For as long as people have been writing books there have been others who sought to destroy them. When it's driven by moralistic or political objections, book-burning often takes a ritualistic form, carried out in public. Regardless of the books in question, setting fire to them strikes many people as abhorrent in principle – as a generalised attack on knowledge and the right to freedom of thought and expression.
Today, when written words are more likely to be created in electronic form than as ink on paper, pressing the "delete" key is a simple, undramatic and usually private act. Everybody deletes things, for all sorts of reasons. But sometimes it crosses a line and becomes the digital equivalent of book-burning.
There's no doubt that today's social media contain a welter of trivia, often of no interest to anyone except the person who is posting. To view social media entirely in that light, however, is to grossly underestimate their power and importance. Social media also provide a running commentary on major events – through the eyes of ordinary people rather than elites.
There is no precedent for this. For the first time in history we have a vast public record of what masses of people are saying and thinking. This can be a valuable resource for current and future generations of researchers – if we preserve it intact.
At present, the problem is not so much that this record is threatened with wholesale destruction but that parts of it are being destroyed in ways that can change the overall picture.
Recently, for example, there has been concern about Facebook's deletion of various pages connected with the Syrian opposition, possibly at the behest of pro-Assad elements. Some of them have been listed by Felim McMahon of Storyful and the blogger, Brown Moses.
McMahon points out that some of these have helped Storyful to corroborate (or not) various claims about the Syrian conflict, while Brown Moses notes that "nearly every Facebook page" reporting on the chemical attacks in Damascus last August has now gone.
Alongside the fighting on the ground, there's also a propaganda war being fought over Syria – mostly via the internet. At first sight this might seem like a sideshow but, as in all wars, it's an integral part of the conflict.
One individual heavily involved in the Syrian propaganda war on the pro-Assad side, through Twitter and various websites, is Sharmine Narwani (who I have written about previously, here,
here, here, and here).
Among other things, Narwani wrote a dozen highly contentious articles for Huffington Post, some of them about Syria. Whether you like them or agree with them is beside the point. Whatever their merits or de-merits, they were examples of the sort of arguments being used by Assad supporters and the fact that Huffington, a major American website, saw fit to publish them at the time is also interesting and relevant.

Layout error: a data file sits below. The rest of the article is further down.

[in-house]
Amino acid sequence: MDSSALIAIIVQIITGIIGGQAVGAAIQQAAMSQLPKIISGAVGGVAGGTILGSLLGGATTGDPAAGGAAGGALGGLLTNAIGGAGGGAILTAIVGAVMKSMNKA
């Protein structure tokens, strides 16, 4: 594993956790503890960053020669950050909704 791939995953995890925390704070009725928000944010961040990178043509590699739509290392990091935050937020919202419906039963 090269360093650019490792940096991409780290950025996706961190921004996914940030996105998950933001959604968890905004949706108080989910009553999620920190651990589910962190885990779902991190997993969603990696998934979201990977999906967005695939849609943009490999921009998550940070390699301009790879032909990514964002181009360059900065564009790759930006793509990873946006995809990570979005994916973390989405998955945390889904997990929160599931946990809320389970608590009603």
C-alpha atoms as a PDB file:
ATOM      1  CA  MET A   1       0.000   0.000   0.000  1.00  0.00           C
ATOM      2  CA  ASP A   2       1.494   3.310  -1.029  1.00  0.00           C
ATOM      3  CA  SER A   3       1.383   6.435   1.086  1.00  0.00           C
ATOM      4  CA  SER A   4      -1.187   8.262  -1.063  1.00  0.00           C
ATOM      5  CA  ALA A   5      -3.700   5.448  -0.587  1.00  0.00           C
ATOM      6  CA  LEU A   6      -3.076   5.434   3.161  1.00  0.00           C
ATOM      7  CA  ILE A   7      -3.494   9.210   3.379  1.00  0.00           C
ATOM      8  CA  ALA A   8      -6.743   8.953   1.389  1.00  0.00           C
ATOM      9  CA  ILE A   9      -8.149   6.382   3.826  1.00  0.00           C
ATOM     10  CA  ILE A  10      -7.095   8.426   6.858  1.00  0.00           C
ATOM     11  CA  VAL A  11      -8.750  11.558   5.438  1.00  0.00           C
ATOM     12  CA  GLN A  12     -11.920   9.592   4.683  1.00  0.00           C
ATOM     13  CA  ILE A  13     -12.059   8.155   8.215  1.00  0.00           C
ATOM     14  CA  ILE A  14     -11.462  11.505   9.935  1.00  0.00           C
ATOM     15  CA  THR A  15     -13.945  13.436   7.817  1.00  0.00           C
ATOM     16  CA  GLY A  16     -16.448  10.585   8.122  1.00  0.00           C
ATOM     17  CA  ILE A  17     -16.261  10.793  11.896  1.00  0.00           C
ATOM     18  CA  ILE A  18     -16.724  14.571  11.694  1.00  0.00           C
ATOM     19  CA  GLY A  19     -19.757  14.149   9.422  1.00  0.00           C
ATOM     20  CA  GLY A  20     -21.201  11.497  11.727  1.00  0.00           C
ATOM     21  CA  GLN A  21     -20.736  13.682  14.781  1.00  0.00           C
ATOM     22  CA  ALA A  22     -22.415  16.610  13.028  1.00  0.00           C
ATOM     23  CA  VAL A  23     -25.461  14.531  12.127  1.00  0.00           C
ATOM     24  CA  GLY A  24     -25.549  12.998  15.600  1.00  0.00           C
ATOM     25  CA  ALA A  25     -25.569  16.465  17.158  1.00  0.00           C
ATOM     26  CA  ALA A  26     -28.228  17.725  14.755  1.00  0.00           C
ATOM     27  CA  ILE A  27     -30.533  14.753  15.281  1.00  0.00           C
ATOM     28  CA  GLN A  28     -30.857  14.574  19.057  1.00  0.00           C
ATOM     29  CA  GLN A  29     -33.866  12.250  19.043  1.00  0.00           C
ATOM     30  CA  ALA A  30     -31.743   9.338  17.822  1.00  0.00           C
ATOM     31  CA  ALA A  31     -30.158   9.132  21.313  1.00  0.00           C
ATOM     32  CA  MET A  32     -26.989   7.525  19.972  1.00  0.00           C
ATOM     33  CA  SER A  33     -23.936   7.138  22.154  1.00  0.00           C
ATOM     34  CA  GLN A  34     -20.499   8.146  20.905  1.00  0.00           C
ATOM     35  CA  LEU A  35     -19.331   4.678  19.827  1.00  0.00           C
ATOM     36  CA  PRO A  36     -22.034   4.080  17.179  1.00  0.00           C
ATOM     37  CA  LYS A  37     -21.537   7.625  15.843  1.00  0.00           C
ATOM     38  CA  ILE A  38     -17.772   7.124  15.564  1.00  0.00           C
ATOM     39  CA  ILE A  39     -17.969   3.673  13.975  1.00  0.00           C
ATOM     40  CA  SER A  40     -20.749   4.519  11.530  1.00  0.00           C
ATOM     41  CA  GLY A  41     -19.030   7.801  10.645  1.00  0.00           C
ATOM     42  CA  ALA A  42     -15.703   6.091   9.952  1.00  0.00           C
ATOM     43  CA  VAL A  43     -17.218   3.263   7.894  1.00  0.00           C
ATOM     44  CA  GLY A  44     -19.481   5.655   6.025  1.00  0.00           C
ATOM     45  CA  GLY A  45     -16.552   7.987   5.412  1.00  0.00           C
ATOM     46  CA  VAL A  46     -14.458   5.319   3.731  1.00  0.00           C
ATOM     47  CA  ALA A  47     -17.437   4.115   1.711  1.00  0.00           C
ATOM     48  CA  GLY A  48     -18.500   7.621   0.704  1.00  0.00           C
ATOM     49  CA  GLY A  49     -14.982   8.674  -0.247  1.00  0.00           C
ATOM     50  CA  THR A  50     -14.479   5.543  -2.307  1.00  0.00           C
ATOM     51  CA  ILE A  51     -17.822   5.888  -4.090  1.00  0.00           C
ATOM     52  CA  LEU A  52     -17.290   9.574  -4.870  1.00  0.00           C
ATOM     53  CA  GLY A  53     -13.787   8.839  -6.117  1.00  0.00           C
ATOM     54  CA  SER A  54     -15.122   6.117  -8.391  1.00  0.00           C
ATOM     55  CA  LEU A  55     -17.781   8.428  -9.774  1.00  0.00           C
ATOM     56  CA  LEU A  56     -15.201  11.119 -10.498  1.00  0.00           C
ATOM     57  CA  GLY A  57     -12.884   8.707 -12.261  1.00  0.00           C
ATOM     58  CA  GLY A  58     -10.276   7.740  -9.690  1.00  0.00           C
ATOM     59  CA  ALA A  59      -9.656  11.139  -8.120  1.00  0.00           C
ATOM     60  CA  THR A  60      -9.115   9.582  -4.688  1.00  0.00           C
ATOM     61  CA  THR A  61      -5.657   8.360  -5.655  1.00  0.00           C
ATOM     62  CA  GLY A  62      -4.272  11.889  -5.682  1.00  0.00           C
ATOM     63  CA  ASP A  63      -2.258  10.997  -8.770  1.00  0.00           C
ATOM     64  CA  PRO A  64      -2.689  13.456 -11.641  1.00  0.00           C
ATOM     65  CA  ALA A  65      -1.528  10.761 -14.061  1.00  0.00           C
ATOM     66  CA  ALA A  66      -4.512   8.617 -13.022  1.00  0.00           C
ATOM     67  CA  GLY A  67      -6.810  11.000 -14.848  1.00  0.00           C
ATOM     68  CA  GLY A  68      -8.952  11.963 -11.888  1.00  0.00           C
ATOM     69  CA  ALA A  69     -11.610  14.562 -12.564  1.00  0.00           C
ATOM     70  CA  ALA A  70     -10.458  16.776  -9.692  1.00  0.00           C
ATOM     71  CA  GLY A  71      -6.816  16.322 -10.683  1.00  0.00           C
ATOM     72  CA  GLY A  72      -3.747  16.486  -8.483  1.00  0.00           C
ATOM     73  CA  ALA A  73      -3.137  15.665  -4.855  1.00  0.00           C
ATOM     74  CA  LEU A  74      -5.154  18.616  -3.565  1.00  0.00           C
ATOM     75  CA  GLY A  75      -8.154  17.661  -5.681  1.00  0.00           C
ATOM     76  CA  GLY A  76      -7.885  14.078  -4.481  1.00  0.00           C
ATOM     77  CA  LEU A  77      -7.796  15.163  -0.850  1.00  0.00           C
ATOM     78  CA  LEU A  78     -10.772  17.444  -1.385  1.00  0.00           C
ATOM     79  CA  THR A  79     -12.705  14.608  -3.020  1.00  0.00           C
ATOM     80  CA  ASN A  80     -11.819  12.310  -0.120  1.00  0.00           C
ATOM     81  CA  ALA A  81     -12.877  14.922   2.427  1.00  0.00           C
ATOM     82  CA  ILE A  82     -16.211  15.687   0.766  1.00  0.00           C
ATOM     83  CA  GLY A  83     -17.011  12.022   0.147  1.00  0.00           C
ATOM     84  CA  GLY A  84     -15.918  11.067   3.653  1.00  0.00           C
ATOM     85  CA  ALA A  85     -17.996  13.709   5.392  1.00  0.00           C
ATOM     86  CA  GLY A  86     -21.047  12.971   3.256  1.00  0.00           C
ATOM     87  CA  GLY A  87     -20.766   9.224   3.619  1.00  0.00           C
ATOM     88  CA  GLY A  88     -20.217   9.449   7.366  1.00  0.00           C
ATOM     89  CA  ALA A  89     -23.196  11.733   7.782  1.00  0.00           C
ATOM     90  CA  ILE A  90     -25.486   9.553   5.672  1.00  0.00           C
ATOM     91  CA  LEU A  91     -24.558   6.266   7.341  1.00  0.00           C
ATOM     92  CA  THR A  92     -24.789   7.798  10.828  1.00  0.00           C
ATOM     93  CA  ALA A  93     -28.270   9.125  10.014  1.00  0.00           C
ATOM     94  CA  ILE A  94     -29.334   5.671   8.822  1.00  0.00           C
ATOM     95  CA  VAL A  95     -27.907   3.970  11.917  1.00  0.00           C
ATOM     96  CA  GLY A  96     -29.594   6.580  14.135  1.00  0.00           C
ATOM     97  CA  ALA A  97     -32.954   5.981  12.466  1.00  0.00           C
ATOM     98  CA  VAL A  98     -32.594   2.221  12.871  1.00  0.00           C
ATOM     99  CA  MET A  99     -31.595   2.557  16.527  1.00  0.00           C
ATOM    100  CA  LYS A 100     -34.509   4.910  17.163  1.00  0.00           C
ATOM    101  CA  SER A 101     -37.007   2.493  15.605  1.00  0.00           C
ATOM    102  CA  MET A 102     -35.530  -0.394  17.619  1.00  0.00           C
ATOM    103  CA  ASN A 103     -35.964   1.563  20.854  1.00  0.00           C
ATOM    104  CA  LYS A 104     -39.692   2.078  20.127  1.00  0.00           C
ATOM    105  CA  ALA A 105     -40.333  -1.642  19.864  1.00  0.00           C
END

Once posted, they became part of the public record, and ought to remain so.
Visitors to Huffington's website last May could have seen
this page (preserved here by the Wayback Machine) which lists Narwani's articles. Look at the same page today and they have all been deleted except for one which she co-authored with someone else. It's as if the other articles never existed.
Narwani eventually fell out with Huffington and stopped writing for them, setting out her side of the dispute here. But when writers leave an organisation it is not normal to delete all their work, even if there is bad blood between them.
One explanation might be that these deletions were a result of Narwani's accusations against Huffington, but that doesn't really add up. The articles were removed sometime between May and September last year – long after the original dispute.
When I noticed their disappearance a few weeks ago I wrote to Huffington, asking the reason, and so far I have had no reply.
Although deleted web pages can sometimes be retrieved from web archives such as Wayback, that is only feasible if you know they once existed and have the relevant URL.
I'm not suggesting that articles on the internet should never be deleted or changed but that it should not be done lightly, and when it does happen, publishers should be prepared to justify their decisions in public.
When I worked at the Guardian there were strict rules about this because it understood the need to have a record of published material that was as complete and un-tampered-with as possible. Once published, articles could be removed only in very special circumstances (such as legal requirements) and if something was changed (because of factual errors, for example), readers had to be made aware of the change and when it happened.
If we don't want to end up in book-burning territory, that is how it should be.
Posted by Brian Whitaker
Sunday, 9 February 2014